Now we have many more options to consider with windows and this has radically affected the decision making process. In the past we didn’t look carefully at the solar gain (how much warmth from the sun gets in, visible light transmittance, U value (insulation) and especially installation detailing. With my own work, a primary goal has become to eliminate the traditional heat distribution system – boiler (oil, propane or natural gas) manifold (that thicket of valves and pipes and pumps in the basement) and distribution (radiant tubes in the floor, baseboard radiators etc) – in favor of the simplicity of an air source heat pump and often, a wood stove for alternate or backup heating. The heating system then becomes a heating appliance. This has not, for my practice, been a client driven goal but I figure I’m not doing my job if I don’t discuss these options. Most clients in recent years have simply expressed a desire to minimize fossil fuel consumption and have a house that they don’t have to worry about leaving for a few weeks in the winter. Windows are usually the biggest variable in being able to minimize and simplify the heating equipment for a building.

The process, which continues to evolve, begins with sizing and placing windows according to light, views, privacy and ventilation. So far, a fairly traditional approach. Some things effect the decisions such as whether the window opens inward, outward, up and down, sideways, or not at all. Smaller windows open easier and larger fixed pane windows are cheaper (per square foot) so we often mix and match for maximum effect. Exterior doors are often now part of the window package as well.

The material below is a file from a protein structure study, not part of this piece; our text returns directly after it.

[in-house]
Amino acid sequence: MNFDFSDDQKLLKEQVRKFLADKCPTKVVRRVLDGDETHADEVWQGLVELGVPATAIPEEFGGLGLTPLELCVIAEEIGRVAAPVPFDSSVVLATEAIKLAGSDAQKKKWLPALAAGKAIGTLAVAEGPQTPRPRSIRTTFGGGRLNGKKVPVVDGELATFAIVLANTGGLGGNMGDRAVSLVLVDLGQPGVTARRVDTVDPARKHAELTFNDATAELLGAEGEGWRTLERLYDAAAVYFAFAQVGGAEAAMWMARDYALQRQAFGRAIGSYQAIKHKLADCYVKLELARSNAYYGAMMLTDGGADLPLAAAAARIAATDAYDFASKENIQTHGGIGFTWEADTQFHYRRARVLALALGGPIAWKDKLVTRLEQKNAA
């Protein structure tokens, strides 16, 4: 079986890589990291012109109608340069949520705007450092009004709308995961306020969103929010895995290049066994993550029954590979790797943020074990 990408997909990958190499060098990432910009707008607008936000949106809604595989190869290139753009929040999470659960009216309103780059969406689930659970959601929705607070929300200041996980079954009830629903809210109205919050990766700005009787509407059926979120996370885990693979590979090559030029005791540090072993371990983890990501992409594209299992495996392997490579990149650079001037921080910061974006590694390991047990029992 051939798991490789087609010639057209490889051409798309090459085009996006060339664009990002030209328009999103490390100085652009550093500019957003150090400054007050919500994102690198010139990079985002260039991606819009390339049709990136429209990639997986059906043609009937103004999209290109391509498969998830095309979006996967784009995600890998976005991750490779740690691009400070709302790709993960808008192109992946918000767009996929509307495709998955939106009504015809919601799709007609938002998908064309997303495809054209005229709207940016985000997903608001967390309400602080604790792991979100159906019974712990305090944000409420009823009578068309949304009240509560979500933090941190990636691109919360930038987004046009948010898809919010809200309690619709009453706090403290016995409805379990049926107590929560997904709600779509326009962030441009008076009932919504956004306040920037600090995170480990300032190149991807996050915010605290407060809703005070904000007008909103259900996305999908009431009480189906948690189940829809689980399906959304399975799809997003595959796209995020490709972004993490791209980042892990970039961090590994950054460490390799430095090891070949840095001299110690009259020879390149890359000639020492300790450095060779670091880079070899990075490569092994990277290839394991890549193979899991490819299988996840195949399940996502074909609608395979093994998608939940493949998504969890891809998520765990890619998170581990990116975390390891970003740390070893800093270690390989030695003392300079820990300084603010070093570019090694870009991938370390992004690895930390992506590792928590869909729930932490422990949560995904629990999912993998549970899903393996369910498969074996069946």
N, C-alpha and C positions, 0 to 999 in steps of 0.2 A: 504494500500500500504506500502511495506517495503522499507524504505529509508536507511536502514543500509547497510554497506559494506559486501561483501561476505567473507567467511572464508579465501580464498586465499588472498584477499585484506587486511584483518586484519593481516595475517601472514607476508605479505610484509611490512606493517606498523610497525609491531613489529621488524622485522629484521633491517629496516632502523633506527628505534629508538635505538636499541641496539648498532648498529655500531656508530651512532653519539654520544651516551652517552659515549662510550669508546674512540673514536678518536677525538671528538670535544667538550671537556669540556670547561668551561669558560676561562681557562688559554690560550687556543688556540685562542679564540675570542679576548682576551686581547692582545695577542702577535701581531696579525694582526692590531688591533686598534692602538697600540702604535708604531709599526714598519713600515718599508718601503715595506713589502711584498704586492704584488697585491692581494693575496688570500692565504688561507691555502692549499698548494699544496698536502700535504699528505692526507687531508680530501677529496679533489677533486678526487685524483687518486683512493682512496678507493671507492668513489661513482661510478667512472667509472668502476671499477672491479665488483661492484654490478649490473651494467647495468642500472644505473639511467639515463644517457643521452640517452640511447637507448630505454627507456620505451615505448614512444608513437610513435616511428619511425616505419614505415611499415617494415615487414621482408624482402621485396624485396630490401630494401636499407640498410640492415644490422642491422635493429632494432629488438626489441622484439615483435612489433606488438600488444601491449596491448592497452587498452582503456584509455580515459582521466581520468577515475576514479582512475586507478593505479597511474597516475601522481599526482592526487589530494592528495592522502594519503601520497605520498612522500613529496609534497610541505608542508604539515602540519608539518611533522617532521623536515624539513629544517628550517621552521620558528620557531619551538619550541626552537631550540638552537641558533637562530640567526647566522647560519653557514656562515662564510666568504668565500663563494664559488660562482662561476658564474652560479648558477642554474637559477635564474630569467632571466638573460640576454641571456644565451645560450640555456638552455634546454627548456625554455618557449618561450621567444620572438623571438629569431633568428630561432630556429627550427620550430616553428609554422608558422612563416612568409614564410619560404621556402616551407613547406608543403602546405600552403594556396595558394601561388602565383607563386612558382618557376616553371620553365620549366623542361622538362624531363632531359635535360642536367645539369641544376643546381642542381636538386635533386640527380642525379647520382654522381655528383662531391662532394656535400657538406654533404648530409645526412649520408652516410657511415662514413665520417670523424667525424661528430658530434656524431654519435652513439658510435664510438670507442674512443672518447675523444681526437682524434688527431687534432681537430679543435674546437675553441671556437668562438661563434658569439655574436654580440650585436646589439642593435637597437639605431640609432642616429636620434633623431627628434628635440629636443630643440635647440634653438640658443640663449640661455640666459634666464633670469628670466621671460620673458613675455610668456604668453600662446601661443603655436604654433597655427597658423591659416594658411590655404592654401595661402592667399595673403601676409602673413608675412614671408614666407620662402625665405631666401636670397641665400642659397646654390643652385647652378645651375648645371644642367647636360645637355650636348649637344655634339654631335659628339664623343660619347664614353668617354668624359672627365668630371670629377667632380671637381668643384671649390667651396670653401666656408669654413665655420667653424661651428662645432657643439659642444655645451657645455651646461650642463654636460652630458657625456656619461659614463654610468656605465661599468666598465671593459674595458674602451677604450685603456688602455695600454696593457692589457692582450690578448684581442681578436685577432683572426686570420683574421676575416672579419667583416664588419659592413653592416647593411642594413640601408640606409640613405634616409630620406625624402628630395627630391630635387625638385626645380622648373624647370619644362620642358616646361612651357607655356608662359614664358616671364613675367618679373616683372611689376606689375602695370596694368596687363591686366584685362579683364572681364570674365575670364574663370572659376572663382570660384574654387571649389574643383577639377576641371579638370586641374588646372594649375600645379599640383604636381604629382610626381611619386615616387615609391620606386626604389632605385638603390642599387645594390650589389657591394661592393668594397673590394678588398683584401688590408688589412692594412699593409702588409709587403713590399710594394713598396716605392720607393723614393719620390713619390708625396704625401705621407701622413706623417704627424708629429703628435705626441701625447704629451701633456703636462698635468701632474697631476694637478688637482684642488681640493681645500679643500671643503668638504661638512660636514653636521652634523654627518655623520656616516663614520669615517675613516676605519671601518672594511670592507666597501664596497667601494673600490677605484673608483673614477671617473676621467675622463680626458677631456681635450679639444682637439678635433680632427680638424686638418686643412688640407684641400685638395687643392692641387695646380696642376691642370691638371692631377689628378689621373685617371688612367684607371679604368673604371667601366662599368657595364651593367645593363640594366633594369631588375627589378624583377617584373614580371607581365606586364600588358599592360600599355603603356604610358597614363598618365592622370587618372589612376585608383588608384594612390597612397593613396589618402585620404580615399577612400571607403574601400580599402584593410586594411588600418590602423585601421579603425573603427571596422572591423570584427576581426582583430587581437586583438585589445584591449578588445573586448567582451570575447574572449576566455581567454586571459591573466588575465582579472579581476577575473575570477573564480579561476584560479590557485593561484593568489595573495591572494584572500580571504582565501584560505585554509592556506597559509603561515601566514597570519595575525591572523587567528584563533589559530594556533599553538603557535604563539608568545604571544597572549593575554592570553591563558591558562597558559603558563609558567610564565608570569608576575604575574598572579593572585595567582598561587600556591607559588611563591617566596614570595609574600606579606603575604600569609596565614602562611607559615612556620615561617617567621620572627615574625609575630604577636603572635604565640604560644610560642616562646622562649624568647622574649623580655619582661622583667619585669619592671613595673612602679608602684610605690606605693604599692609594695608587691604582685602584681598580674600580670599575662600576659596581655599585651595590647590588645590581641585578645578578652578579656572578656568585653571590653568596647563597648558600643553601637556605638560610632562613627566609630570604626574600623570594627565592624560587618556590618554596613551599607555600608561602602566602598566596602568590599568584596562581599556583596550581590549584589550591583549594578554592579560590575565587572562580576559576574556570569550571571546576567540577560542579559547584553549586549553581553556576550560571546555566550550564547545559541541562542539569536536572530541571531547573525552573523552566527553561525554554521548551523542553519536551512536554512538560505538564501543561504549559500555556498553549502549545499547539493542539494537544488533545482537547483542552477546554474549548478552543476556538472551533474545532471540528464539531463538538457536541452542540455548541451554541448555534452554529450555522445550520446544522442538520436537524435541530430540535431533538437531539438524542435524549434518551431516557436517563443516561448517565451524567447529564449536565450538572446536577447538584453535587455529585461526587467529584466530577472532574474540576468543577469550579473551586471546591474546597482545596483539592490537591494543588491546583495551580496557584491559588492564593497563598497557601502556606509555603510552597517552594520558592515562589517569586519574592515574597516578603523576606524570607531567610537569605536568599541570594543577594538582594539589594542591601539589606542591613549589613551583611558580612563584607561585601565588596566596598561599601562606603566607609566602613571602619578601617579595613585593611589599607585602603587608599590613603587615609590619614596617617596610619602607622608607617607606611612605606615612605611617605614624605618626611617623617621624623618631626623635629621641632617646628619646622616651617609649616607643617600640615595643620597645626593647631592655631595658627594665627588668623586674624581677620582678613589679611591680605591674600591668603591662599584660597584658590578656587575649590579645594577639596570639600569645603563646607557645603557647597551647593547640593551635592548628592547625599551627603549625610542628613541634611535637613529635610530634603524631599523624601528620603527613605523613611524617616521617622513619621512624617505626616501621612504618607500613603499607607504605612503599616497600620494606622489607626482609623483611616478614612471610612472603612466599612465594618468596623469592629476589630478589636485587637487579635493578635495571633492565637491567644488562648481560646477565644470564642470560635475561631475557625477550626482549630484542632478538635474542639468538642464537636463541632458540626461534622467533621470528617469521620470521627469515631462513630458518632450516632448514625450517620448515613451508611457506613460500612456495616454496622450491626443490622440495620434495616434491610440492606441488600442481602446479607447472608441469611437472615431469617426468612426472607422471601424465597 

I use sketchup modeling for this part of design as it brings a high level of clarity at an earlier stage than any method I’ve found thus far. This is also not so traditional.

family-room

Once we have arrived at a good window configuration we need to pin down some minimum energy performance specifications. The first big decision is double glazed vs triple glazed. Double glazed windows meet energy code currently but probably won’t in a few years. Window manufacturers (in the US – in Europe they are already there) are starting to realize this and gear up to offer triple glazed window options. A largish house with small windows can probably get away with double glazed windows and meet the energy use criteria I mentioned above. I also have found that with large areas of glass, comfort becomes a big issue. It can be very unpleasant to be near a large window at night when it is zero degrees outside. Condensation issues are vastly mitigated with a triple glazed window as well. I often do some energy modeling to get a sense of what the overall heat loads of the building are. It’s easy to change around the U-value to see the effect of different windows. I’m also learning how to use the sketchup plugin for the Passive House Planning Package. In my spare time. (insert smiley emoticon)